[0159] Pan-Caspase Detection: Caspase activity was detected by confocal laser microscopic analysis. DU145, PC3 and LNCaP cells were treated with PAX2 siRNA and activity was monitored based on the binding of FAM-labeled peptide to caspases in cells actively undergoing apoptosis which will be fluoresce green. Analysis of cells with media only under DIC shows the presence of viable DU145 (A), PC3 (E) and LNCaP (I) cells at 0 hours (FIG. 9). Excitation by the confocal laser at 488 nm produced no detectable green staining which indicates no caspase activity in untreated DU145 (B), PC3 (F) or LNCaP (J). Following four days of treatment with PAX2 siRNA, DU145 (C), PC3 (G) and LNCaP (K) cells were again visible under DIC. Under fluorescence, the treated DU145 (D), PC3 (H) and LNCaP (L) cells presented green staining indicating caspase activity.
[0160] Effect of PAX2 Inhibition on Pro-apoptotic Factors: DU145, PC3 and LNCaP cells were treated with siRNA against PAX2 for six days and expression of pro-apoptotic genes dependent and independent of p53 transcription regulation were measured to monitor cell death pathways. For BAX, there was a 1.81-fold increase in LNCaP, a 2.73-fold increase in DU145, and a 1.87-fold increase in PC3 (FIG. 10a). Expression levels of BID increased by 1.38-fold in LNCaP and 1.77-fold in DU145 (FIG. 10b). However, BID expression levels decreased by 1.44-fold in PC3 following treatment (FIG. 10c). Analysis of BAD revealed a 2.0-fold increase in expression in LNCaP, a 1.38-fold increase in DU145, and a 1.58-fold increase in PC3.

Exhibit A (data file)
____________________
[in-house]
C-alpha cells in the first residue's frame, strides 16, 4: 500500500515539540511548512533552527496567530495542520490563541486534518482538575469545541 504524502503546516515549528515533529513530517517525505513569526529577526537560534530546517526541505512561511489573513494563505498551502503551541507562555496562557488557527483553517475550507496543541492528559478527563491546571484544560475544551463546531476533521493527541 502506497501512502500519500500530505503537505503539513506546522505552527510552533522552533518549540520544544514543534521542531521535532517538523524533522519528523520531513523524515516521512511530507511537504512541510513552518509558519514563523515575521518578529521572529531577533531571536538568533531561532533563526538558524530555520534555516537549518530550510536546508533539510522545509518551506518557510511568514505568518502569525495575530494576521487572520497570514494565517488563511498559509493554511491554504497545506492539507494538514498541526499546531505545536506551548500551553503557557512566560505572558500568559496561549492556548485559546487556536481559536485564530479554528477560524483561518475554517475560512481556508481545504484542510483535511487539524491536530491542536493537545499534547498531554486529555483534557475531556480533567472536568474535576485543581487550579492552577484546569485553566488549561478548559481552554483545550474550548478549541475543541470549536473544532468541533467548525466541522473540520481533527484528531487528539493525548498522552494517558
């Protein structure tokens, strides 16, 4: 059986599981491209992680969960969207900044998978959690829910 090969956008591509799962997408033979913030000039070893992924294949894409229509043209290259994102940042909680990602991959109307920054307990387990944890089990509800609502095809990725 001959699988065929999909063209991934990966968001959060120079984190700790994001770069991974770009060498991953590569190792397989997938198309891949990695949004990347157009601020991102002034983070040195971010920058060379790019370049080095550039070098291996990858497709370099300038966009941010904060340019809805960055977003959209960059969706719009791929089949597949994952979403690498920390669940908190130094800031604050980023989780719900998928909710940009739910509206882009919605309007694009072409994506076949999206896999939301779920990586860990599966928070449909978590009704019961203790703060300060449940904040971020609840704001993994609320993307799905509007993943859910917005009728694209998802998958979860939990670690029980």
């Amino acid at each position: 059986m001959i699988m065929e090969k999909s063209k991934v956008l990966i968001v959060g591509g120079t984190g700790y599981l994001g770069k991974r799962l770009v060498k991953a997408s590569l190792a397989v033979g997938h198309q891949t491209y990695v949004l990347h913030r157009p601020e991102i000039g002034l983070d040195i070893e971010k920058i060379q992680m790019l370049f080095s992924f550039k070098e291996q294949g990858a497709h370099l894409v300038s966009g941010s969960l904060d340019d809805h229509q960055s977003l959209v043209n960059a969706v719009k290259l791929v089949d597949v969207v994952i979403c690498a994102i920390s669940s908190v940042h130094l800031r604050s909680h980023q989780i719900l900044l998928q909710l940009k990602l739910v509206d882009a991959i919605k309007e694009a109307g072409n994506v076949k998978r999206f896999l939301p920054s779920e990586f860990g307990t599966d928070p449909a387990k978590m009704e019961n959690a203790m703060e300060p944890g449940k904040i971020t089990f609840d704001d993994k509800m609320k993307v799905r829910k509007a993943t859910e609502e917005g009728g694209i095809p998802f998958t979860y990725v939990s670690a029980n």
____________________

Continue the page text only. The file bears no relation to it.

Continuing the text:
[0161] These results demonstrate dependency of prostate cancer cell survival on PAX2 expression. Following p53 activation as a result of PAX2 knock-down in the p53-expressing cell line LNCaP, the p53-mutated line DU145, and the p53-null line PC3, caspase activity was detected in all three lines, indicating of the initiation of programmed cell death. BAX expression was upregulated in all three cell lines independent of p53 status. The expression of pro-apoptotic factor BAD was also increased in all three lines following PAX2 inhibition. Following treatment with PAX2 siRNA, BID expression was increased in LNCaP and DU145, but actually decreased in PC3. These results indicate that cell death observed in prostate cancer is influenced by but is not dependent on p53 expression. The initiation of apoptosis in prostate cancer cells through different cell death pathways irrespective of p53 status indicates that PAX2 inhibits other tumor suppressors.
[0162] Besides SEQ ID NOS: 3-6, other examples of anti-PAX2 siRNAs include, but are not limited to, siRNAs having the sequences of (5′ to 3′ direction):
[0163] 
[00005] [TABLE-US-00005]
    (SEQ ID NO: 7)
    ACCCGACTATGTTCGCCTGG,
   
    (SEQ ID NO: 8)
    AAGCTCTGGATCGAGTCTTTG,
   
    (SEQ ID NO: 9)
    ATGTGTCAGGCACACAGACG,
   
    (SEQ ID NO: 10)
    GUCGAGUCUAUCUGCAUCCUU,
   
    (SEQ ID NO: 11)
    GGAUGCAGAUAGACUCGACUU,
[0164] PAX proteins are a family of transcription factors conserved during evolution and able to bind specific DNA sequences through a domains called a “paired domain (PD)” and a “homeodomain (HD).” The PD is a consensus sequence shared by certain PAX proteins (e.g., PAX2 and PAX6). The PD directs DNA binding of amino acids located in the α3-helix forming a DNA-Protein complex. For PAX2, the amino acids in the HD recognize and interact specifically with a CCTTG (SEQ ID NO:1) DNA core sequence. Oligonucleotides including this sequence or its complement are expected to be inhibitors of PAX 2 proteins.
[0165] In one embodiment, the oligonucleotide has the sequence of V-CCTTG-W (SEQ ID NO: 12), wherein V is from 1 to 35 contiguous flanking nucleotides of DEFB1 and W is from 1 to 35 nucleotides. The nucleotides can be contiguous nucleotides that normally flank the PAX2 DNA binding site of DEFB1. Alternatively, they can be unrelated to DEFB1, and selected routinely to avoid interference with the recognition sequence
[0166] Other examples of oligonucleotides that inhibit PAX2 binding to the DEFB1 promoter include, but are not limited to, oligonucleotide having the sequences of (5′ to 3′ direction):
[0167] 
[00006] [TABLE-US-00006]
    (SEQ ID NO: 13)
    CTCCCTTCAGTTCCGTCGAC
   
    (SEQ ID NO: 14)
    CTCCCTTCACCTTGGTCGAC
   
    (SEQ ID NO: 15)
    ACTGTGGCACCTCCCTTCAGTTCCGTCGACGAGGTTGTGC
   
    (SEQ ID NO: 16)
    ACTGTGGCACCTCCCTTCACCTTGGTCGACGAGGTTGTGC

EXAMPLE 3